On Monday, February 4, the City Council held one of its special quarterly meetings on Affordable Housing. City staff gave its report on progress (see pages 4 - 7 in the Board packet). As you can see, they have been working on many fronts.
Most exciting is that their report included movement towards some new affordable housing developments--the most the City of Evanston has seen in years.
Mixed Income Development at 506 South Blvd.
The Council considered a proposal to start up a Request for Qualifications and Request for Proposal Process for the redevelopment of the parking lot at 506 South Boulevard as a mixed income residential development. As stated in the Board packet, the development will include a mix of the following:
This would be the first development of its kind in the City. We do not yet know how many units. The time frame is that the land sale and redevelopment agreement would proceed in the coming fall.
Concerns raised by residents at the meeting were primarily focused on the loss of parking. However, several residents who were observing commented to others that new affordable housing isn't needed, because we have enough housing stock in Evanston already. I think that the point of this comment was that we need to preserve the smaller homes and apartment buildings that already exist and make/keep them affordable.
Alderman Wynne, in whose ward this development would be, asked that there be a public meeting to talk about the development before the vote on the request for proposal process be taken.
60-Unit Affordable Senior Housing Development
Evergreen Real Estate Group and the Council for Jewish Elderly are applying for government funding to develop a 60-unit affordable senior housing building at 1015 Howard Street (where the old Dairy Queen used to be). The financial deal would include $2,000,000 of funding from the City of Evanston, which would come from HOME funds that the City accumulates from the U.S. Department of Housing & Urban Development, as well as from the City's Affordable Housing Fund. The deal is described more in the Board packet. The current step is that the Council approved a letter of support from the City that the developers can use in their application for the the government funding. It will likely be a couple of years before this development is ready for move-in.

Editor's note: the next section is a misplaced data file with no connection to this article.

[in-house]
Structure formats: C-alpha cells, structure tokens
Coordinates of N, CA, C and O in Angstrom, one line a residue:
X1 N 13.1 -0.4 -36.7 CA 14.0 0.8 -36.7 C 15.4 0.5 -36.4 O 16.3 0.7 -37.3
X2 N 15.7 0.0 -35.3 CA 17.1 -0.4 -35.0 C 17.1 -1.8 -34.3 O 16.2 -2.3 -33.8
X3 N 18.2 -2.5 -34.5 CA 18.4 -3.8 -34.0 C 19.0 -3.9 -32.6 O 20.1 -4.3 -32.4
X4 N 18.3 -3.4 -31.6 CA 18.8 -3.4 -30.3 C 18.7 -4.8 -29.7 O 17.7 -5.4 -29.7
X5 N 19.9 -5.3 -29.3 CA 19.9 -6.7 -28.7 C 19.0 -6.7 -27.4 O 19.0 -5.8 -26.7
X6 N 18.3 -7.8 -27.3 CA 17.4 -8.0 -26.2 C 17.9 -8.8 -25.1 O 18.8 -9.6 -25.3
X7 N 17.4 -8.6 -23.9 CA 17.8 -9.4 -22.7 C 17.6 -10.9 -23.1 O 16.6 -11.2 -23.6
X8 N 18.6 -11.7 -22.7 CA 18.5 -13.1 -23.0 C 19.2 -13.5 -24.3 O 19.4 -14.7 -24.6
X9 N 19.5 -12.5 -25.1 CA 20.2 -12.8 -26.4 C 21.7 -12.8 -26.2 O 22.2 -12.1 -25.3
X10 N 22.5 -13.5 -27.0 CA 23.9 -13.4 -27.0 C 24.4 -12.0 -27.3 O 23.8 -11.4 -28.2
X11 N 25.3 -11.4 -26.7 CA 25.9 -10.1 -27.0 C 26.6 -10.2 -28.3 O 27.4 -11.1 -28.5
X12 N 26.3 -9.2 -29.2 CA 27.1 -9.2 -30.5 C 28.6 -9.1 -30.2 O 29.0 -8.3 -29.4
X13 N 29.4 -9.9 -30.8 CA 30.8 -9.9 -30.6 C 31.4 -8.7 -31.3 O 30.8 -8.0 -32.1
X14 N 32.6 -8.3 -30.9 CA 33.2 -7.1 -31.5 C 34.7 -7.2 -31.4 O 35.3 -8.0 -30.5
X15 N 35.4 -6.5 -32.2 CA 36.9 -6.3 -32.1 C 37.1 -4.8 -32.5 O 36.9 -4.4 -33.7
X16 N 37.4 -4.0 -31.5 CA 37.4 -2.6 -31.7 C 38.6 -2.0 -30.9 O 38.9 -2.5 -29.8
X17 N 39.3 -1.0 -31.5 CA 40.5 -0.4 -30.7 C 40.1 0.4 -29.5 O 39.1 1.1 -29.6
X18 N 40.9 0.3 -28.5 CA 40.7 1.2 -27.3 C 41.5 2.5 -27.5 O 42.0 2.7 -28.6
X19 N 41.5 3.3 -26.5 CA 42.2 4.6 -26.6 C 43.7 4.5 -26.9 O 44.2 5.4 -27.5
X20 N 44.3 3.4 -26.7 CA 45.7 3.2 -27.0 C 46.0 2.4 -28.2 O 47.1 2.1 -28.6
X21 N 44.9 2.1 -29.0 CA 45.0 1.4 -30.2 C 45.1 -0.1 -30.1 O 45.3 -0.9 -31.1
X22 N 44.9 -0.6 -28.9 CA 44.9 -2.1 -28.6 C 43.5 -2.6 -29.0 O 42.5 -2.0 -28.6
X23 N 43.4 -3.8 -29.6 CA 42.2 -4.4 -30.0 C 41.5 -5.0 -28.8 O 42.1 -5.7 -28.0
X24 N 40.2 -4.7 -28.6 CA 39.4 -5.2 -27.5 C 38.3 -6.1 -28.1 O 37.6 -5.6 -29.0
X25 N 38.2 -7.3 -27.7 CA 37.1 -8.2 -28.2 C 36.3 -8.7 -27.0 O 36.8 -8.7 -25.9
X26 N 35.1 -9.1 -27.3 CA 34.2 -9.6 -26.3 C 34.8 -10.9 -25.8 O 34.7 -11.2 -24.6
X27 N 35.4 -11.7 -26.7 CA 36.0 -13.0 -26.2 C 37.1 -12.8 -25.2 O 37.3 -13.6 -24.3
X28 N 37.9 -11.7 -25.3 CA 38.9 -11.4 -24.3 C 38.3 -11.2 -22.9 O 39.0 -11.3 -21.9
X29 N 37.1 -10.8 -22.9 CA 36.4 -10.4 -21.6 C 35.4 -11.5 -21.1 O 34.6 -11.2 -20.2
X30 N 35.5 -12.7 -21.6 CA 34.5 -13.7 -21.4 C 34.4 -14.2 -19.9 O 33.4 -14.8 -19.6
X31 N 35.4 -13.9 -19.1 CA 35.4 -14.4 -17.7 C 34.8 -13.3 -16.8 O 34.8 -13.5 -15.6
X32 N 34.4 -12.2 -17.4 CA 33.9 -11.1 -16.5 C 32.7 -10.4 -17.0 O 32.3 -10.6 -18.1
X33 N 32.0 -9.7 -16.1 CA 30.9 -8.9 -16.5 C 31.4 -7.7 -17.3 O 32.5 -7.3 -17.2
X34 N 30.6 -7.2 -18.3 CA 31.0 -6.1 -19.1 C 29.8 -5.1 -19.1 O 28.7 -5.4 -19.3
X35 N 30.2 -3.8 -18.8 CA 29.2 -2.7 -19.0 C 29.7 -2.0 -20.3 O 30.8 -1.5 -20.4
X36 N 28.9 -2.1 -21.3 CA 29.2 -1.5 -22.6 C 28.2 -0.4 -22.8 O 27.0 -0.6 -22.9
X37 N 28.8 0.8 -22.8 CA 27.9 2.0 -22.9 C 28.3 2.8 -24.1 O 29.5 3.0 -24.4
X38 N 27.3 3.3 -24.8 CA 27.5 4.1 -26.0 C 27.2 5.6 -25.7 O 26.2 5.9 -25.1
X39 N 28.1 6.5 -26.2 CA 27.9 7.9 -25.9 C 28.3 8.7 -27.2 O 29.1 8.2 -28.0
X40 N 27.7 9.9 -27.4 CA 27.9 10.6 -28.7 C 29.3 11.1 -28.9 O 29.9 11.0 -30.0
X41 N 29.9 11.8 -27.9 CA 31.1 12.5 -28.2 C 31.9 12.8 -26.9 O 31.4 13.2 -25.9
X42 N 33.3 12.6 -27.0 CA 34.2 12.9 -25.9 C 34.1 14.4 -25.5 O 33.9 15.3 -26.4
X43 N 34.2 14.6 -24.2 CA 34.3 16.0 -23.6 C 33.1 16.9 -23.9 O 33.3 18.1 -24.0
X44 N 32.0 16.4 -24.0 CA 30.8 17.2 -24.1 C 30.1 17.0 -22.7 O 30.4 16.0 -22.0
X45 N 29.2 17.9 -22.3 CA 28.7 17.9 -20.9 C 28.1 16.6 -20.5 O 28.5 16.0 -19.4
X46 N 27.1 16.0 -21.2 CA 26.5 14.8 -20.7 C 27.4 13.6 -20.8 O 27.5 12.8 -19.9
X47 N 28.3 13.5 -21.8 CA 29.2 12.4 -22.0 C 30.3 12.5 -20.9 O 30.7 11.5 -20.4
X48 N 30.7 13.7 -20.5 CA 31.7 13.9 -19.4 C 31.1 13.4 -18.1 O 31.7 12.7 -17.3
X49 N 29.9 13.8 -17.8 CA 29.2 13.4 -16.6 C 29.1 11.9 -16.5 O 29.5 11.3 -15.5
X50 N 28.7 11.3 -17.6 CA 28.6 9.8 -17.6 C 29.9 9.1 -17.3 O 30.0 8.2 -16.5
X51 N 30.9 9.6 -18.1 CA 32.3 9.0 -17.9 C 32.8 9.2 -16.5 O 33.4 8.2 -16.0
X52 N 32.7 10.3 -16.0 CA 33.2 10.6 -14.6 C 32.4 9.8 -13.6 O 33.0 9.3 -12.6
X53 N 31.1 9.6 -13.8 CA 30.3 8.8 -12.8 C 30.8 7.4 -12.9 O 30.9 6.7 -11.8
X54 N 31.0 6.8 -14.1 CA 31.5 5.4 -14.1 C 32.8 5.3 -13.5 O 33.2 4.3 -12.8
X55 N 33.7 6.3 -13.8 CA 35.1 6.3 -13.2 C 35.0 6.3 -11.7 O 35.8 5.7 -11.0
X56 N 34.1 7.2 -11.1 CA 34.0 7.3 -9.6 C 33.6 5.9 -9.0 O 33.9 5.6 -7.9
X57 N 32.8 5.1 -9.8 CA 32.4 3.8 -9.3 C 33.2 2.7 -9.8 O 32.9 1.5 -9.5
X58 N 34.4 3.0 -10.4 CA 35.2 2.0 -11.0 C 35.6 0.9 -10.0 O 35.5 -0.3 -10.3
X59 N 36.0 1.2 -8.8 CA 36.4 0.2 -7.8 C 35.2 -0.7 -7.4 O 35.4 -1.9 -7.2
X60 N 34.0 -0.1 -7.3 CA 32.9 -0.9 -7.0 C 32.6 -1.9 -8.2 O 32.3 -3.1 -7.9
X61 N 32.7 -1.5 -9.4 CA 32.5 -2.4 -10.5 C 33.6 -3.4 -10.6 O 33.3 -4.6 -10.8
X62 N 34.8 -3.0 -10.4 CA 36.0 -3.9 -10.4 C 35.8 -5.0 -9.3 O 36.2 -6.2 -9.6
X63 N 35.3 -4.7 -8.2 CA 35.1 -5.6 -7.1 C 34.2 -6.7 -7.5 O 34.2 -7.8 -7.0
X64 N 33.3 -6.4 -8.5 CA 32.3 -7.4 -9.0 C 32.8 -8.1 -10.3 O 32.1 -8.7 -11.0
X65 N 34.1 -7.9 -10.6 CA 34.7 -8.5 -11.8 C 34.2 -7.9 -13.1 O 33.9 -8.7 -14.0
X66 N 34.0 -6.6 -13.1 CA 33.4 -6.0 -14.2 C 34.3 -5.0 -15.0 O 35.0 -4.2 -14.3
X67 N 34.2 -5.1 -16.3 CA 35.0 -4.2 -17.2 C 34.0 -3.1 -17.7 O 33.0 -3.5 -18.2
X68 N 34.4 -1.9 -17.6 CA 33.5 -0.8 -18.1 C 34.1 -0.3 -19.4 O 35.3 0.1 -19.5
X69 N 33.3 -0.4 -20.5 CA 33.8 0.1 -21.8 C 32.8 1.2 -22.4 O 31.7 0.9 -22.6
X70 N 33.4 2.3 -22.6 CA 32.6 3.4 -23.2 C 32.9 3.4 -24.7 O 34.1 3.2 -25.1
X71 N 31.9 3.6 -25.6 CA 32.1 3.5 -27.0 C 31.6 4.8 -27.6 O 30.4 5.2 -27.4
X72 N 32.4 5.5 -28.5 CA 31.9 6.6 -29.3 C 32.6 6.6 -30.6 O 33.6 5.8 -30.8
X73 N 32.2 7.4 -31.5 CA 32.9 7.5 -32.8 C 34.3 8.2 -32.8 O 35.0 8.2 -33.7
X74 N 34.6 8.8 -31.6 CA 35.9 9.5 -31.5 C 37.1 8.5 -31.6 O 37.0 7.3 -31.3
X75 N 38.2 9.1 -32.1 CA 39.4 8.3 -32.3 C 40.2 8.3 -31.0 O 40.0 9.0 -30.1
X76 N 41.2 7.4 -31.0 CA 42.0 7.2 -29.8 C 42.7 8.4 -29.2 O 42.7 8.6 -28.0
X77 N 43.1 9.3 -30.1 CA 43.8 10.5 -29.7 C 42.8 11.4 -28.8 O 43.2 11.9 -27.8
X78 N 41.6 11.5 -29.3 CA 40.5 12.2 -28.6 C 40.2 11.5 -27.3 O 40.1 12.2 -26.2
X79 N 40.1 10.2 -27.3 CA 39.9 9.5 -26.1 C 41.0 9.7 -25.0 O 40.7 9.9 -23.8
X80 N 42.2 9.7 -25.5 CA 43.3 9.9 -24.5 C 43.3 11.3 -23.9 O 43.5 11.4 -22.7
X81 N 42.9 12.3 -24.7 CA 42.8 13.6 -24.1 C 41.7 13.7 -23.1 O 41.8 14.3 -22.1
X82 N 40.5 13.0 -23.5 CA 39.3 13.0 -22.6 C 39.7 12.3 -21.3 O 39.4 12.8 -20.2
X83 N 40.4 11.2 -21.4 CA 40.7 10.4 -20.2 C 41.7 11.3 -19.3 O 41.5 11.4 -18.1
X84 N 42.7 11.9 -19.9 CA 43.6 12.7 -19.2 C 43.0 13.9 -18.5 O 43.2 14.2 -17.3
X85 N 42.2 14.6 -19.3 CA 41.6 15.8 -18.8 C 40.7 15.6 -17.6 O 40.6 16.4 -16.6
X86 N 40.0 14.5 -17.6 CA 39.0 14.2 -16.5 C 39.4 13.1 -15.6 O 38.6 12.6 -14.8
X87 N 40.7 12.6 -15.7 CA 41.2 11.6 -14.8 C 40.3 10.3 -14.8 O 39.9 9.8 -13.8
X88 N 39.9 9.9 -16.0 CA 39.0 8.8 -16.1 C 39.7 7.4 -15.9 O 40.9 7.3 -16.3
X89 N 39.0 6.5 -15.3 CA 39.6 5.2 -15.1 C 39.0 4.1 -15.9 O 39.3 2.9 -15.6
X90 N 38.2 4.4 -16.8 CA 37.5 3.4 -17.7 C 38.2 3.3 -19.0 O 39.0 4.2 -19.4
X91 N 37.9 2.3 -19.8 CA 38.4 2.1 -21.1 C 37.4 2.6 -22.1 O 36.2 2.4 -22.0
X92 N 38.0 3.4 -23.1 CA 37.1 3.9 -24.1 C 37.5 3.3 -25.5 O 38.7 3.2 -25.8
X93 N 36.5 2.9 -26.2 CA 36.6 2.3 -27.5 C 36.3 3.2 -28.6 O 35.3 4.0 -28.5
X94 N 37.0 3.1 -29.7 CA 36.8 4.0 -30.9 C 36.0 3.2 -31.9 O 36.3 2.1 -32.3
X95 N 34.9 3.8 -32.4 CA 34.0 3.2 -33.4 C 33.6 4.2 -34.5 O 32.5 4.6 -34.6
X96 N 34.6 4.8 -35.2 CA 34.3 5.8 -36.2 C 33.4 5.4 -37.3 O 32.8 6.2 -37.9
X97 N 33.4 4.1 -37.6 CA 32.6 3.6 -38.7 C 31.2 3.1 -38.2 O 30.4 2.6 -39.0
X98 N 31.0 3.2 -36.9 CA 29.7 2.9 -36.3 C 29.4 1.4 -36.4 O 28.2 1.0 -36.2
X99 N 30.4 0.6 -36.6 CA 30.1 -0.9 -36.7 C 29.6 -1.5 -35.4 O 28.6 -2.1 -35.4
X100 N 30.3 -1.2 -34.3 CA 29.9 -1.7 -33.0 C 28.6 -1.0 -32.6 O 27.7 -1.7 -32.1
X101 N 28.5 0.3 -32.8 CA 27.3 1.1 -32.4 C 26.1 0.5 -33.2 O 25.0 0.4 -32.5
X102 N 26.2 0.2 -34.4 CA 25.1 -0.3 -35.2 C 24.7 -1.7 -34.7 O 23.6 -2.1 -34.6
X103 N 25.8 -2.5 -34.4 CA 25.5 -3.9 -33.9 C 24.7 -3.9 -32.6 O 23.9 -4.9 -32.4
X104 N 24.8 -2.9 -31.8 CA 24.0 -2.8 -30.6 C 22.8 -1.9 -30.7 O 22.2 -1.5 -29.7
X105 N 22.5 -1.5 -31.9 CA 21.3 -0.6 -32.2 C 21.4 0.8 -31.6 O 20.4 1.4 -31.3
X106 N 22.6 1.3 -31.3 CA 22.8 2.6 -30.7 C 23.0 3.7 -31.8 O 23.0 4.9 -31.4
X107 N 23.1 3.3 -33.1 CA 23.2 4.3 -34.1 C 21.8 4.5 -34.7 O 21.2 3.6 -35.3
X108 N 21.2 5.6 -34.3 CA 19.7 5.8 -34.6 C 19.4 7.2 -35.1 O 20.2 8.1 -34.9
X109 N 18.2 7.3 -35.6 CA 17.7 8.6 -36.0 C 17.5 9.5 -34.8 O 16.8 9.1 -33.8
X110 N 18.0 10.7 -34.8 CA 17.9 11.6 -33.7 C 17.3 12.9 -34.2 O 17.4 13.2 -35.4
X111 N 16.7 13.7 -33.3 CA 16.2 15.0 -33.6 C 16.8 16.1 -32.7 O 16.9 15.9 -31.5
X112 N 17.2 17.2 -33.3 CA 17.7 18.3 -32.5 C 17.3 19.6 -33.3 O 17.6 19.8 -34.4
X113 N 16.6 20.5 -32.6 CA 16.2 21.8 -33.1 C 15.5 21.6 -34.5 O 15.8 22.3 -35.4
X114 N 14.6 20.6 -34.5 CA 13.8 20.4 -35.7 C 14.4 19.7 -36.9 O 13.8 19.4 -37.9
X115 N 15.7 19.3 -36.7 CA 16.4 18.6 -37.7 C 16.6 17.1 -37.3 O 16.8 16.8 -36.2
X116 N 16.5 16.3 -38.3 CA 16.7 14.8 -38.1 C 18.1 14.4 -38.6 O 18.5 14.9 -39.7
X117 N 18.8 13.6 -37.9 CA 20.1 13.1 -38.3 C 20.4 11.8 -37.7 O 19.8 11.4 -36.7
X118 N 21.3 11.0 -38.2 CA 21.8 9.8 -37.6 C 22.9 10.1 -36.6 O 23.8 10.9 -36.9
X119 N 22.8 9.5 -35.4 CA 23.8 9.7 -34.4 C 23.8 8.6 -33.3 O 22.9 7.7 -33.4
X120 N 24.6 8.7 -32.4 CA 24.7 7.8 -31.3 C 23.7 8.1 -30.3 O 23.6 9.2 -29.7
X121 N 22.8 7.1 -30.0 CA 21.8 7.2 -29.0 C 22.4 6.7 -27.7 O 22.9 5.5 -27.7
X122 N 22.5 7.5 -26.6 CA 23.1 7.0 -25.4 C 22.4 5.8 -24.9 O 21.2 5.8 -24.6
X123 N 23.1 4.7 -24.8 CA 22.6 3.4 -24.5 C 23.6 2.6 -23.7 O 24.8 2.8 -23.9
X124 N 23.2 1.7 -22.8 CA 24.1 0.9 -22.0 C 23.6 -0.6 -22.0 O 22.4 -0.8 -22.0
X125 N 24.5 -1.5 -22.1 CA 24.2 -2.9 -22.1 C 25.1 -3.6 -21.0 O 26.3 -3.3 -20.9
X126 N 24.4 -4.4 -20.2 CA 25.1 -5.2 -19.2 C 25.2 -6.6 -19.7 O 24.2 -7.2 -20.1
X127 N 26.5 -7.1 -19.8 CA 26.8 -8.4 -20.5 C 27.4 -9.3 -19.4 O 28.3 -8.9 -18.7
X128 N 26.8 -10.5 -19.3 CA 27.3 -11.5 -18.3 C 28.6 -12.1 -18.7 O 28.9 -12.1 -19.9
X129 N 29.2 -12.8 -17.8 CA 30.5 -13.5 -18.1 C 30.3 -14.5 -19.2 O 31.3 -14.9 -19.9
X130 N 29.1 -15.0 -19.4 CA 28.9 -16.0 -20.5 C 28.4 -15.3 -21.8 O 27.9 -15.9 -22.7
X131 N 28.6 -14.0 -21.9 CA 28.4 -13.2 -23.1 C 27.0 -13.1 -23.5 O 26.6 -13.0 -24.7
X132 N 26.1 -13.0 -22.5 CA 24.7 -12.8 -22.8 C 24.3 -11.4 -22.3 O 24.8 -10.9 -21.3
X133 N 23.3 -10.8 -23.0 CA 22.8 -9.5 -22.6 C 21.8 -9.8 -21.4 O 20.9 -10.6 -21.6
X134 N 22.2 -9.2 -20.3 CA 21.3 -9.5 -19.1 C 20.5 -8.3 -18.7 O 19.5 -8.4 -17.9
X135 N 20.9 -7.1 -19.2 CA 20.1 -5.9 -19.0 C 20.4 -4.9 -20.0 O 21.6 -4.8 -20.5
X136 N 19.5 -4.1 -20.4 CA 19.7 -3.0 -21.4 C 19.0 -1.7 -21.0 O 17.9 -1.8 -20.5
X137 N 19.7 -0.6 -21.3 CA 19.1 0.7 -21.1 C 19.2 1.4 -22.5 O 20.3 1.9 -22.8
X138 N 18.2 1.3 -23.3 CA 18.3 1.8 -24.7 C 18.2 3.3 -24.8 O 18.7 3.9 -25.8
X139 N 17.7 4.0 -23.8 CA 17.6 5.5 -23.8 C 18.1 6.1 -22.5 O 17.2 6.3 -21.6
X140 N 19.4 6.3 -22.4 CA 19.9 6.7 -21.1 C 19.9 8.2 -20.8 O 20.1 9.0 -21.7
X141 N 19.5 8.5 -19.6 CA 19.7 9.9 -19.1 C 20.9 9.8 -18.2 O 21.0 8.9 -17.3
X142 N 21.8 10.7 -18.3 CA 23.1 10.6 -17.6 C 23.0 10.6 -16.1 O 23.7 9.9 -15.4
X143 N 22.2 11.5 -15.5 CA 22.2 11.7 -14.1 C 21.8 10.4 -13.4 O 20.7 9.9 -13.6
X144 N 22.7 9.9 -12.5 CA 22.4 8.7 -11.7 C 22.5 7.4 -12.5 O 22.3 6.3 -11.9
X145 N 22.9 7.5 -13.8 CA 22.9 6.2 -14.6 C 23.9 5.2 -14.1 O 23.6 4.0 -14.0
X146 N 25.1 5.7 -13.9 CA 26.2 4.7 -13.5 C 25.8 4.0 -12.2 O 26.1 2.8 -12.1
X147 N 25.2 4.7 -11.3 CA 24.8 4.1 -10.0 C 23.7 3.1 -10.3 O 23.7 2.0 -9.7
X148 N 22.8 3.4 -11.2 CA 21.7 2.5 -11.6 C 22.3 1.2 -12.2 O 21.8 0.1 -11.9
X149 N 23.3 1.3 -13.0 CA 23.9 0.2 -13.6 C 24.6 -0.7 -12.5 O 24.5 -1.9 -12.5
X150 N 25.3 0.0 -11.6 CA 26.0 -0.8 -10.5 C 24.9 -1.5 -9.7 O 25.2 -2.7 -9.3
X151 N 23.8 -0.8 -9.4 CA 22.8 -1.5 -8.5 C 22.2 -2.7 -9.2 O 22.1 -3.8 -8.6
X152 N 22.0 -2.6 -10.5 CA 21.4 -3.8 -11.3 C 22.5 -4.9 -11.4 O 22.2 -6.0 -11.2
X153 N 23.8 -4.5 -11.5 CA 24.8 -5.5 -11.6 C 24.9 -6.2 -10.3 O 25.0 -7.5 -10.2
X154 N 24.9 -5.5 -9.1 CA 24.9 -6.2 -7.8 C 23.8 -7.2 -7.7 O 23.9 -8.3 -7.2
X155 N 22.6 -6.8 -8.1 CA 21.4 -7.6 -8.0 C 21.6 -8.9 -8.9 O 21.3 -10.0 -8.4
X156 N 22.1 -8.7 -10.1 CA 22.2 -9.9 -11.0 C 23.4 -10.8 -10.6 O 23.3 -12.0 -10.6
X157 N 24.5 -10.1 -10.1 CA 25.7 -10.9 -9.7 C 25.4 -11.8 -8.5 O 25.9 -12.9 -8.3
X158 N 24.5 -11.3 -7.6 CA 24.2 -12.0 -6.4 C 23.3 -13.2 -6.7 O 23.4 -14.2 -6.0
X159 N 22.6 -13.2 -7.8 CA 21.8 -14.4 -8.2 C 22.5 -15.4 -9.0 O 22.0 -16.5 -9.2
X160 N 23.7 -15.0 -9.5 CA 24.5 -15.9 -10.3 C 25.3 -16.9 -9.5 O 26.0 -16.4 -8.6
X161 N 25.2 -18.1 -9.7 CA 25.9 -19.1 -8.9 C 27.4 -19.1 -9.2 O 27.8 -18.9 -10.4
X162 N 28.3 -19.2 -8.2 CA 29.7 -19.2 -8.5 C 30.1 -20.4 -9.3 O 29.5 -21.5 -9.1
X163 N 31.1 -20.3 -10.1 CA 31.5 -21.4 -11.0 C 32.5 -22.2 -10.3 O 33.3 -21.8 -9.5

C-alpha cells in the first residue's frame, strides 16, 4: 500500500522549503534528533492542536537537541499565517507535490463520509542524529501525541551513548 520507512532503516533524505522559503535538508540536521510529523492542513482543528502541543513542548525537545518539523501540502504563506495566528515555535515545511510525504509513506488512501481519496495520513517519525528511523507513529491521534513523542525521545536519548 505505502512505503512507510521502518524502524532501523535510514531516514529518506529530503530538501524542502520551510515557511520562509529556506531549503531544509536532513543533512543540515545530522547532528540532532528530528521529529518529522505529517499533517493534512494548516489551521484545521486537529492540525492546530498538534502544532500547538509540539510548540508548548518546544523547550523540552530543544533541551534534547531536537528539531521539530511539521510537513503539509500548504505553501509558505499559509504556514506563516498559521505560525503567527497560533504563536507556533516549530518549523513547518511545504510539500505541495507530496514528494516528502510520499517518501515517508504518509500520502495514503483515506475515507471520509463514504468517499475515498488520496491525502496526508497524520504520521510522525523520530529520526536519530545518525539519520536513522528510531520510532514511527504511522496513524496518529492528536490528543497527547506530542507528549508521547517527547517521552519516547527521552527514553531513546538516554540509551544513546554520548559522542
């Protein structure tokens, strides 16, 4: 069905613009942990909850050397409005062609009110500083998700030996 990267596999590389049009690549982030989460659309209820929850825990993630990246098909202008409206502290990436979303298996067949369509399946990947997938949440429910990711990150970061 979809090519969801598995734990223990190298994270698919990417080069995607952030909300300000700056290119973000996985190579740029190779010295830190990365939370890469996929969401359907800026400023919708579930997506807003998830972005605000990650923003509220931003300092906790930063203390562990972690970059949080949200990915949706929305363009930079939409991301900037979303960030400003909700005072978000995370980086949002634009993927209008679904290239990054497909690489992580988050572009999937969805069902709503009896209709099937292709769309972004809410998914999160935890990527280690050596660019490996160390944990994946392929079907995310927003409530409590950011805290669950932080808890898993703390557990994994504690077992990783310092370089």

We did not note any serious concerns from residents about this development, and the Council members were very supportive.
No Owner-Occupancy Requirement for Coach Houses
The City Council voted against a proposal to require that the owner of a property with an accessory dwelling unit such as a coach house live on the property if one of the units is to be rented to a non-family member. Joining Forces felt that this was an overly restrictive regulation to impose and spoke against it. Thanks to those of you who stood with us.
Thank You to Council Members
All of the Council members appeared to be engaged and enthusiastic about the progress being made. Four aldermen in particularly stood out as being particularly proactive, practical, and outspoken about efforts to create affordability:
Alderman Rainey (8th Ward) gave a passionate defense of renters during the discussion about owner-occupancy and coach houses. She noted that renters should not be treated as second-class citizens and that they were just as important to the community as home-owners. THANK YOU, Alderman Rainey! She also has been very proactive in holding community meetings about the developments coming up in her ward--and appears to have more happening in her ward than is happening anywhere else in Evanston.
Alderman Wynne (3rd Ward) asked that there be a community meeting on the proposed 506 South Blvd. development before any new steps are taken. We have seen that the Evanston community wants input on developments and have seen examples where a perceived lack of input has triggered great resistance to projects (the Housing Opportunity for Women project, for instance). Therefore, we appreciate this action and look to the City to be proactive about talking to their constituents about developments earlier rather than later.
Alderman Revelle (7th Ward) continues to be a champion of affordable housing efforts at all levels. While we did not support the idea of requiring owner-occupancy on properties with accessory dwelling units, this was clearly a concern of residents from her ward, and we feel she was right to initiate the discussion. We also appreciate her persistence in focusing on the concerns of residents (potential loud parties and other obnoxious behavior from non-owners--primarily students). When it became clear that the suggested provision would not be passed, the alderman suggested a review of the how the City handles nuisances, since the current nuisance ordinance appears to be ineffective. This discussion may lead to better policy that will address concerns about student parties--in properties with coach houses as well as others.
Alderman Fleming (9th Ward) stuck up for the freedoms of residents during the discussion of owner-occupancy, warning the Council to not come down too hard on people who occasionally engage in nuisance behavior. Legislating for exceptions can infringe on rights, and the alderman has a keen sense of when this might happen. We appreciate her concern in this area--as well as her making a pitch for a new Dairy Queen!